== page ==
On May 1, 2023, LES USA & Canada submitted comments to the USITC in its investigation of an expansion of the TRIPS waiver for COVID-19-related technologies. LES urged that such a waiver will not increase access to COVID-19-related diagnostics and therapeutics, and so should not be supported by the U.S. government. Nor should such a waiver be approved by the World Trade Organization (WTO).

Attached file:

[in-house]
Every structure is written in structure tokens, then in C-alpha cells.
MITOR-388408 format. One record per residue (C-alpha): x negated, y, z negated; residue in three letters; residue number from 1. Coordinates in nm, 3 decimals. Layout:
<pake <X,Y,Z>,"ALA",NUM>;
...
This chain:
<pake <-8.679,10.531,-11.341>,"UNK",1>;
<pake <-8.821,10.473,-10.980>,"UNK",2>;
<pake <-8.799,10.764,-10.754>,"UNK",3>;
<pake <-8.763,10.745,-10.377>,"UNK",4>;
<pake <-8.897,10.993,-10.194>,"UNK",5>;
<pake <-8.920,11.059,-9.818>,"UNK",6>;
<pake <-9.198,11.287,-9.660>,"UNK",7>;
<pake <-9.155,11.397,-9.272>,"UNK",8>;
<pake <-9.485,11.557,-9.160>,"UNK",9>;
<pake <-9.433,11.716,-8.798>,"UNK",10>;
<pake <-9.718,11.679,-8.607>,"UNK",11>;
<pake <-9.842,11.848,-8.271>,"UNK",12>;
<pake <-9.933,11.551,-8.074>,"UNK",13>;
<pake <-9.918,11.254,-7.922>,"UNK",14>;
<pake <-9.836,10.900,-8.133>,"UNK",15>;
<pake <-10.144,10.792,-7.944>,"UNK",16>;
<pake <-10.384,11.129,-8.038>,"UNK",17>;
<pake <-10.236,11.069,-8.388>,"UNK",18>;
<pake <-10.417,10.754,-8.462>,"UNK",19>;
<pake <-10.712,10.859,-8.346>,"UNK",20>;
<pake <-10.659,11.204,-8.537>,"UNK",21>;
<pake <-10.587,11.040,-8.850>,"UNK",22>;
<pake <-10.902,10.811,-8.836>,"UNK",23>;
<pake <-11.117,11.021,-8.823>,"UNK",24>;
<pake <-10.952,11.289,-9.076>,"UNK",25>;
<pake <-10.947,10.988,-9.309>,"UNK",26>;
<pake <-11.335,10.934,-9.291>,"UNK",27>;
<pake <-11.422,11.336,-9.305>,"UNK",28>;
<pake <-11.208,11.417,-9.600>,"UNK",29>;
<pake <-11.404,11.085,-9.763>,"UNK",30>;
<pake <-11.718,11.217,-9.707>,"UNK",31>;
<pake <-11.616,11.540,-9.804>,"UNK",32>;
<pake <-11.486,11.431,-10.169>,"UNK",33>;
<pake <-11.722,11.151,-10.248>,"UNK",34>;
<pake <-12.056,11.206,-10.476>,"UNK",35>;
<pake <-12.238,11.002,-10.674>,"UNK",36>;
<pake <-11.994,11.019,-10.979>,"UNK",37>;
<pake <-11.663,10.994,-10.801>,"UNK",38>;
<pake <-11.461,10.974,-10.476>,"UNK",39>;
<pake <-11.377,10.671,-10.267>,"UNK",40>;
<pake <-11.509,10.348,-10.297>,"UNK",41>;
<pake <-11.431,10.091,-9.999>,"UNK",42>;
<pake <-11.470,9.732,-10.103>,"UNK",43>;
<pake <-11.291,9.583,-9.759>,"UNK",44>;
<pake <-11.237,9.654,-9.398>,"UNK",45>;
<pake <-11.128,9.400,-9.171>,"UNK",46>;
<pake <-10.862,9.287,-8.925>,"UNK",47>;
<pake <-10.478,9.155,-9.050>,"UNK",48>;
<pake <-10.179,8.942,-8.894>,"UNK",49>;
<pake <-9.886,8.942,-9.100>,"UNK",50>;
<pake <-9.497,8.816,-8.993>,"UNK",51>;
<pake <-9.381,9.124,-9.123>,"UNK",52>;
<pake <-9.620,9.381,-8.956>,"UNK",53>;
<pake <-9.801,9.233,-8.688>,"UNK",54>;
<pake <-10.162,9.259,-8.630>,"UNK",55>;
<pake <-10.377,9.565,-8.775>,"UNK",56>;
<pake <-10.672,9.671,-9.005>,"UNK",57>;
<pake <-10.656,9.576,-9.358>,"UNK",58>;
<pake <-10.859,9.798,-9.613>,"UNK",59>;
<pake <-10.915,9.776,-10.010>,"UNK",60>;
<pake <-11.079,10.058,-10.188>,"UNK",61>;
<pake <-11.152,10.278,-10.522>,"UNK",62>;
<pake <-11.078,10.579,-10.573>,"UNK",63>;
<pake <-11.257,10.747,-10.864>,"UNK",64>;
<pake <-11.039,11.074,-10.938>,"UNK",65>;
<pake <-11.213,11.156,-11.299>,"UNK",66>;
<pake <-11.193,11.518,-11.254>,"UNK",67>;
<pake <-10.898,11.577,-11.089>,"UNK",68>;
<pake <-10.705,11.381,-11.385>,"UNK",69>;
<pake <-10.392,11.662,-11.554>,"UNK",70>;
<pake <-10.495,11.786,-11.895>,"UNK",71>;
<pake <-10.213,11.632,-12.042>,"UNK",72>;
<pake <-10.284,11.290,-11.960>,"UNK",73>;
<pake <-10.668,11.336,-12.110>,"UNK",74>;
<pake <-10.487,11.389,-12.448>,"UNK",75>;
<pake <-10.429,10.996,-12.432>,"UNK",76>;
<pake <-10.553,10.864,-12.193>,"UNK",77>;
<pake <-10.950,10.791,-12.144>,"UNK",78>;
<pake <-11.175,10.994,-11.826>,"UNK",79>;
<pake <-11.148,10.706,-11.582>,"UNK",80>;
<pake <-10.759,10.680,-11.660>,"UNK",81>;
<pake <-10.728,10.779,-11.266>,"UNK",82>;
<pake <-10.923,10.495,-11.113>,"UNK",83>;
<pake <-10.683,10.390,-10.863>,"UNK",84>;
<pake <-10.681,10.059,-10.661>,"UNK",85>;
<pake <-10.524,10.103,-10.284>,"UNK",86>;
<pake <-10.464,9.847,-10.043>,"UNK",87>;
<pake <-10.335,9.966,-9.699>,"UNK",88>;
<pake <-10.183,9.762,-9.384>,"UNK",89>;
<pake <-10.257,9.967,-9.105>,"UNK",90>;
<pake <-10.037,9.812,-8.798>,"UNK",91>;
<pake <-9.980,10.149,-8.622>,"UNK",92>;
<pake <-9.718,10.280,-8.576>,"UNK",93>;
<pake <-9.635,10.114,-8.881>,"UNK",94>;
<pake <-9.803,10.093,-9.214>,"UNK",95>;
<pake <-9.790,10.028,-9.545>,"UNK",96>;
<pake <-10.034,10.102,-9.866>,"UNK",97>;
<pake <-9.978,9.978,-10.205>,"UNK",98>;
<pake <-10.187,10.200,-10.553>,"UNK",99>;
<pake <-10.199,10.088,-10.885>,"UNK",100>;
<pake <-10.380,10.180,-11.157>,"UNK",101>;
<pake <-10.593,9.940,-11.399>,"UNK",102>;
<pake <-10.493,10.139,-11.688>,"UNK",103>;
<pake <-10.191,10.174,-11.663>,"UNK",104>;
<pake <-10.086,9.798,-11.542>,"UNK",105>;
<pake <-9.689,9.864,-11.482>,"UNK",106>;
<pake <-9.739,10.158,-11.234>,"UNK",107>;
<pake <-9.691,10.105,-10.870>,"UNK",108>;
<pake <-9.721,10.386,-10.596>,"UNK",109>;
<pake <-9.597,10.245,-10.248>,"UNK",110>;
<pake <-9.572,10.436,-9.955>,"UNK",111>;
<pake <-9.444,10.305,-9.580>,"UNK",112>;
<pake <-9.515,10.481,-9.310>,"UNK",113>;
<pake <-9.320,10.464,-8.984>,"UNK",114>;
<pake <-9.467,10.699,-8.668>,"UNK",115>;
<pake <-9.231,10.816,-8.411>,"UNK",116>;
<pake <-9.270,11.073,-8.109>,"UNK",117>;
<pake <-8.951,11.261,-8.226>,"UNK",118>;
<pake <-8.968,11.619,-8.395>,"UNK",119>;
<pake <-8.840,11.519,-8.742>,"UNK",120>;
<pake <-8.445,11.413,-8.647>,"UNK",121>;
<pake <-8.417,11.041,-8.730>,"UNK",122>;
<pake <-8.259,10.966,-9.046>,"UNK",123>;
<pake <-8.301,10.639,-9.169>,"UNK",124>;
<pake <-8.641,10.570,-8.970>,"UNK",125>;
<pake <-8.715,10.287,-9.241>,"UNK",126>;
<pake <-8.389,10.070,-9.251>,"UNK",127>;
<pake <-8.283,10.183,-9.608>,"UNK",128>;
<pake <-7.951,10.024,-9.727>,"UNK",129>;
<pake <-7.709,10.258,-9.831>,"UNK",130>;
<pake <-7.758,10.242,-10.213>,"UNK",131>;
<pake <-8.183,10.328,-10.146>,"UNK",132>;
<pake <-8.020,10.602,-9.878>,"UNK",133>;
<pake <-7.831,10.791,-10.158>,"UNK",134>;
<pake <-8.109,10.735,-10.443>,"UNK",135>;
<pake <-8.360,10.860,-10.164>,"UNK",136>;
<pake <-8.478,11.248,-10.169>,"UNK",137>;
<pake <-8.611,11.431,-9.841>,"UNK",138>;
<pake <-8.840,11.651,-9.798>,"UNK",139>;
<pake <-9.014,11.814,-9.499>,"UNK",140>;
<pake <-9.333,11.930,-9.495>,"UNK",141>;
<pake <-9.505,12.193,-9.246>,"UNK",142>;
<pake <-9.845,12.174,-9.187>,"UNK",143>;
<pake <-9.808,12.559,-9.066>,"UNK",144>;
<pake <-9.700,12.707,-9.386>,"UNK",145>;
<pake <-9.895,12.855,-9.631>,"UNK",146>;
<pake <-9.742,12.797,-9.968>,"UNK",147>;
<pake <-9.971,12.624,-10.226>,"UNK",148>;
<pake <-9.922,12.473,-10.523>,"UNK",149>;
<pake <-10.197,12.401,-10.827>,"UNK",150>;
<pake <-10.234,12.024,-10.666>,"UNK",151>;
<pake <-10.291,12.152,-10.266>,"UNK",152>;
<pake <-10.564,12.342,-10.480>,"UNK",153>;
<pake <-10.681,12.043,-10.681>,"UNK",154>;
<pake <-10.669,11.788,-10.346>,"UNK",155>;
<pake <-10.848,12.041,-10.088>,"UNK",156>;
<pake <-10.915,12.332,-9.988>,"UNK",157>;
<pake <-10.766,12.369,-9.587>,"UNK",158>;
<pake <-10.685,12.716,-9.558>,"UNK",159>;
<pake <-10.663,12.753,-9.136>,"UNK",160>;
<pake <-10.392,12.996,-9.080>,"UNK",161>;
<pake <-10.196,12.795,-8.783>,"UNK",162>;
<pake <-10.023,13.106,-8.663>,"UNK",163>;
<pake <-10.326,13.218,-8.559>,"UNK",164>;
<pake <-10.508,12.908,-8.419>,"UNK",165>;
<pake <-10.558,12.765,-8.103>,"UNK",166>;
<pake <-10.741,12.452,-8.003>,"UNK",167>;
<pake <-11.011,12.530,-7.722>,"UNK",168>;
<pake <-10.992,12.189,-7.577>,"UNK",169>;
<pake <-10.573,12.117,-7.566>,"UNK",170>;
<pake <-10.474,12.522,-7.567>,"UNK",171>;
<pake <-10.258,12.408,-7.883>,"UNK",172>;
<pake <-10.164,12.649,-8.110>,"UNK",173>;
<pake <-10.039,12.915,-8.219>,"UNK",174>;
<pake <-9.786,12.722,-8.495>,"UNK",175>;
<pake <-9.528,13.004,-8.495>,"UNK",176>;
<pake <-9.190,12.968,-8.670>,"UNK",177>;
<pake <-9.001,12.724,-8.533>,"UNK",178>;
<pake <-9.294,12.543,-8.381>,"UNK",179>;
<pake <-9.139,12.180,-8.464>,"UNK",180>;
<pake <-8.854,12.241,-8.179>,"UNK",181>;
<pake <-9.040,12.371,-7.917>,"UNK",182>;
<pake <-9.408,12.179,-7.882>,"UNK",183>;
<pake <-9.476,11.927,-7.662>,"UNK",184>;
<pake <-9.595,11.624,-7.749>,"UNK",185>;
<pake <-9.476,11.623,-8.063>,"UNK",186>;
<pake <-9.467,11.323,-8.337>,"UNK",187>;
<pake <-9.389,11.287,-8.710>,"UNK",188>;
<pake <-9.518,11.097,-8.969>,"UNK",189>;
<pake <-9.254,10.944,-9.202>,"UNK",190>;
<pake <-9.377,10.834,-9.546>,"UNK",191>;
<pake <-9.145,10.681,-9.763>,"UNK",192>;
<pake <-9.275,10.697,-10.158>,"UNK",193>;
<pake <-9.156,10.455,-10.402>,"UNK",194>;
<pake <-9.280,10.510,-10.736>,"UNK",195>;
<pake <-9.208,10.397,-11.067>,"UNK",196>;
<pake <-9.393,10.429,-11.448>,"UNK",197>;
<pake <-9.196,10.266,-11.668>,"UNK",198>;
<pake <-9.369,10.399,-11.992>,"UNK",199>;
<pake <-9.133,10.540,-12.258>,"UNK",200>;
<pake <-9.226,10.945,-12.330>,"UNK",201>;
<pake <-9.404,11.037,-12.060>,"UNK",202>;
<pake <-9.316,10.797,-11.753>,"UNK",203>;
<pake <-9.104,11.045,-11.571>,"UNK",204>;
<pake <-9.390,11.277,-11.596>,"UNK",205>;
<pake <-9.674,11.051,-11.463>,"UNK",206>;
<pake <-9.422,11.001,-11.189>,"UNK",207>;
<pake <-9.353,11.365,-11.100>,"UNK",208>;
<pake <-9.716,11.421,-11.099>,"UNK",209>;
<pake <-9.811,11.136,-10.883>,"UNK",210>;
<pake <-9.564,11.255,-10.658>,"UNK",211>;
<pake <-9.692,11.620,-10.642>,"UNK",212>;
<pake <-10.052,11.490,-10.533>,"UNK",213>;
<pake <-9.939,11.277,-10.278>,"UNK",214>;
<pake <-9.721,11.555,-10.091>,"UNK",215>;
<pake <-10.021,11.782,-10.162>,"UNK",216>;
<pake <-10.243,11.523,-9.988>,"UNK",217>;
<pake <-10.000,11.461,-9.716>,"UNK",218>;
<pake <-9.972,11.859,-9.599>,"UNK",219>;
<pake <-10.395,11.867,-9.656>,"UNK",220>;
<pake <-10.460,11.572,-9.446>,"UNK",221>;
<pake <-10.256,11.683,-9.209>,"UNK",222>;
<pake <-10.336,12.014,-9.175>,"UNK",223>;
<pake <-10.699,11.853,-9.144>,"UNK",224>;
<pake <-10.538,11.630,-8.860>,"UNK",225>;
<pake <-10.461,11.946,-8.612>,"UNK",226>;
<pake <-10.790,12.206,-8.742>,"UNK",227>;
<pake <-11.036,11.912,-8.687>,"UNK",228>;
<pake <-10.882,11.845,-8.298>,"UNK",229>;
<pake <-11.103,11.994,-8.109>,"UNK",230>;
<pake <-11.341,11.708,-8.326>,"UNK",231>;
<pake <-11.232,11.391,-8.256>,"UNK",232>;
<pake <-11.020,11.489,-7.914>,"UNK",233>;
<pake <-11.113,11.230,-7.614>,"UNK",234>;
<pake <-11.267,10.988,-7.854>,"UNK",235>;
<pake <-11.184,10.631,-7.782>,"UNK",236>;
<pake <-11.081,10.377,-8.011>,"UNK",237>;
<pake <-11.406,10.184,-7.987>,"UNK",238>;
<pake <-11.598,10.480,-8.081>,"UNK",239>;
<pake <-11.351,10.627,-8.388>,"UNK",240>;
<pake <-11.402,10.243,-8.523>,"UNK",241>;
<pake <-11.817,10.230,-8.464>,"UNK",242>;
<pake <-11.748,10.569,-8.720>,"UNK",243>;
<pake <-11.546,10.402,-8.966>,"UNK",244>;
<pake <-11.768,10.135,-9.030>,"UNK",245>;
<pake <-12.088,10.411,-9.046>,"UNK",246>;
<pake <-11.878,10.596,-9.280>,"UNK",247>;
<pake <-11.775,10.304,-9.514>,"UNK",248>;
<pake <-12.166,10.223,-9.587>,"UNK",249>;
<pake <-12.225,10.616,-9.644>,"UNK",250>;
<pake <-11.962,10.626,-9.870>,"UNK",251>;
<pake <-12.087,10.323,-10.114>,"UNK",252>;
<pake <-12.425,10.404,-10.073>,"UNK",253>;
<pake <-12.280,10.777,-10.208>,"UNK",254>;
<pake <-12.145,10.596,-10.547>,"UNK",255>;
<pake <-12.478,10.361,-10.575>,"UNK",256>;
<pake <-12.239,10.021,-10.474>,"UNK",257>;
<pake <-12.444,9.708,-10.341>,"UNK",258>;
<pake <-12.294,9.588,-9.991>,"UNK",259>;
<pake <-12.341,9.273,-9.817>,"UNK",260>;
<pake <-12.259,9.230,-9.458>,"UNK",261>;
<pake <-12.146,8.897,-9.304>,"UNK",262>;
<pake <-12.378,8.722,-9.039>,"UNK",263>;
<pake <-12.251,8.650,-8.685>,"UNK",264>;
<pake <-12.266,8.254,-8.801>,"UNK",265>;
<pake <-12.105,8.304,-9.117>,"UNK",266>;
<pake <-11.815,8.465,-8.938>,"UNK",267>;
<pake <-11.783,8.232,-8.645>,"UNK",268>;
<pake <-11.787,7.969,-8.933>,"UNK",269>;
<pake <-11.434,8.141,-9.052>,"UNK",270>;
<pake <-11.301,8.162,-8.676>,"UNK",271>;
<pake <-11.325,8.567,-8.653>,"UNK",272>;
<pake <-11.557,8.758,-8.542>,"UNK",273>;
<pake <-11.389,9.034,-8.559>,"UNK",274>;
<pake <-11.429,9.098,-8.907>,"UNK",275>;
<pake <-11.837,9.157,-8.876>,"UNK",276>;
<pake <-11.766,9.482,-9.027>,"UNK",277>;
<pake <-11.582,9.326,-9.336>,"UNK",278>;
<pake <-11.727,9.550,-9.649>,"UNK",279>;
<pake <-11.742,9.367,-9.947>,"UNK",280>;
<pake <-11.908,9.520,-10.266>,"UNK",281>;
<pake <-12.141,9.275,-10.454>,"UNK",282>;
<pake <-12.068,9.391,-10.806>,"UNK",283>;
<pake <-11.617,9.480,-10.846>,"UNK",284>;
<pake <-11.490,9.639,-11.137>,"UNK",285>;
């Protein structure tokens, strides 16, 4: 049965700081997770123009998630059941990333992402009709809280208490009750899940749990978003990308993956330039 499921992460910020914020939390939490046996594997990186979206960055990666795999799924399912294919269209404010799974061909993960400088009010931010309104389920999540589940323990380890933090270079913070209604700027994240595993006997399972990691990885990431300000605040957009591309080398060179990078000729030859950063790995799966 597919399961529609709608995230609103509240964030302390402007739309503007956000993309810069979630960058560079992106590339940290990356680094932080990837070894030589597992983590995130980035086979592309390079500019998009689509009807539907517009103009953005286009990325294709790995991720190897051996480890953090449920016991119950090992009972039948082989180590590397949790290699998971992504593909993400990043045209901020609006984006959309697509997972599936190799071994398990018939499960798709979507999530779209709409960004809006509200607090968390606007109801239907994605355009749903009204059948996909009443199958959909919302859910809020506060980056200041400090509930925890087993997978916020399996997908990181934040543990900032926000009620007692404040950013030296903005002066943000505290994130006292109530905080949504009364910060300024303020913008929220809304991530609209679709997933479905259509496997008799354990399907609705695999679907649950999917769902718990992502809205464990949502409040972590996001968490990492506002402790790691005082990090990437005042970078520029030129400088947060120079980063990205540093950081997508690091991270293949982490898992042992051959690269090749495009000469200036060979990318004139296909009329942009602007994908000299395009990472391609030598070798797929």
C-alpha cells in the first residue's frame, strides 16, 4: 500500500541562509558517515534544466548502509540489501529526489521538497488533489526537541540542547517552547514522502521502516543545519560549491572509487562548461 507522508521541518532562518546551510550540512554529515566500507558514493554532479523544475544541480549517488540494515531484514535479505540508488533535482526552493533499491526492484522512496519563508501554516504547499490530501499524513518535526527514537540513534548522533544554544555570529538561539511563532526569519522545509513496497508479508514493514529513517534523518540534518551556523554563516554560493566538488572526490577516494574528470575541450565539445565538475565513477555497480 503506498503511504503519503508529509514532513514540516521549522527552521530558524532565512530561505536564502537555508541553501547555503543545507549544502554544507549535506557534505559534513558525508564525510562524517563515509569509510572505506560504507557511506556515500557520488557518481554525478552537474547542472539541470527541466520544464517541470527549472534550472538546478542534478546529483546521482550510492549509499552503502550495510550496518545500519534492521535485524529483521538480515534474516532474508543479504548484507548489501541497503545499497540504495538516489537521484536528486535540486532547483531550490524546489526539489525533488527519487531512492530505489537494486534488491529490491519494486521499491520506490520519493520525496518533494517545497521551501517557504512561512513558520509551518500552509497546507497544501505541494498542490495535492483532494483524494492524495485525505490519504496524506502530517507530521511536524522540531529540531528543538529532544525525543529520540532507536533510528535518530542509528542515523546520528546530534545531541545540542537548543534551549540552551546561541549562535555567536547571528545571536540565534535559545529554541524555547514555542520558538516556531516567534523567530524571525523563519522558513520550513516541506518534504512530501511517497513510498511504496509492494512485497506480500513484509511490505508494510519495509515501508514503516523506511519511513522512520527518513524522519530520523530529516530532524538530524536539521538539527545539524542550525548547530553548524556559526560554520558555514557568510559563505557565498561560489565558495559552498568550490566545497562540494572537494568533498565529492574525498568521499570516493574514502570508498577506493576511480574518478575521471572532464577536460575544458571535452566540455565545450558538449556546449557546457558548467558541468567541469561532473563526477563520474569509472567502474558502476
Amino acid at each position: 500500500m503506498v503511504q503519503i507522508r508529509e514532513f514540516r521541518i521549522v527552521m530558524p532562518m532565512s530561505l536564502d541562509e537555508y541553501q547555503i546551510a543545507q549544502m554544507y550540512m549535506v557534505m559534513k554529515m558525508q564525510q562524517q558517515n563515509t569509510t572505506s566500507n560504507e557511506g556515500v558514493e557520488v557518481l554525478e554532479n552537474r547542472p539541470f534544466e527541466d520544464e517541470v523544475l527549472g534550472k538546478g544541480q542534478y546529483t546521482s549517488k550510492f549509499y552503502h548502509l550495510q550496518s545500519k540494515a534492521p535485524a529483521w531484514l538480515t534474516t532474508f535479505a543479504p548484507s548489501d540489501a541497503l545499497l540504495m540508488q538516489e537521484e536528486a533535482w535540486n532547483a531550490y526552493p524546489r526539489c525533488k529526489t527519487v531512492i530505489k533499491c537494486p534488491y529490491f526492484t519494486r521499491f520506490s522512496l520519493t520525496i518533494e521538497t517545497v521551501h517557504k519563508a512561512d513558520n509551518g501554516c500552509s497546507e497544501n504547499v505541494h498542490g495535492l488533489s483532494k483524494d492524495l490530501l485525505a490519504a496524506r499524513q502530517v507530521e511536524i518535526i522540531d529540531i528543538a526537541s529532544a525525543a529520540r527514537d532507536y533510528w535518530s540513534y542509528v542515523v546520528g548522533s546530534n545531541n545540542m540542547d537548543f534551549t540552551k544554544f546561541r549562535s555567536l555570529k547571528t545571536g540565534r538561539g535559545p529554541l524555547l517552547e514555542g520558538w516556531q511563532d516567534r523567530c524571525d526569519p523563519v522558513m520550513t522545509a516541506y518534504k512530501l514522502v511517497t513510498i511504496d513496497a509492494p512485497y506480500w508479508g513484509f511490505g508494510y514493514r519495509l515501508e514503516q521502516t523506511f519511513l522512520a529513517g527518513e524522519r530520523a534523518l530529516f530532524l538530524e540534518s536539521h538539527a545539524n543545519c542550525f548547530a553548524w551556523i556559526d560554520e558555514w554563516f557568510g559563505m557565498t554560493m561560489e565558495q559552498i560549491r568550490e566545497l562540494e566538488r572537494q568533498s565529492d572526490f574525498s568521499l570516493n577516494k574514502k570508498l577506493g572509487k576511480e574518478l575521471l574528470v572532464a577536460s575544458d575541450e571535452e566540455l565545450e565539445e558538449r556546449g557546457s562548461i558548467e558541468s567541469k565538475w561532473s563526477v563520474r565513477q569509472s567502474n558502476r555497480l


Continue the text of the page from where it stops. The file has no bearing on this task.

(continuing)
Last year, WTO approved a waiver of IP rights for COVID-19 vaccines, permitting member countries to waive IP rights to such vaccines. The waiver now under consideration would permit countries to waive IP rights to COVID-19-related technologies beyond vaccines, to include therapies and diagnostics. The USITC has been tasked with investigating whether the U.S. should support such an expanded waiver. LES urged that it should not. There has been no evidence that a waiver of IP rights would increase access to, or availability of, COVID-19-related vaccines, diagnostics, or therapeutics. Indeed, we have witnessed the opposite. A strong and reliable international regime of IP protection has enabled various organizations to collaborate across borders to share knowledge and rapidly produce vaccines, diagnostics, and therapies in record time. Such collaboration would not have been possible without a reliable system of property rights. The premise that IP rights are somehow an obstacle to innovation, collaboration, production, and distribution is unfounded. Thus, the U.S. should not support such an initiative, but should instead urge the international community to respect intellectual property rights, and to abide by the carefully negotiated TRIPS Agreement according to its terms.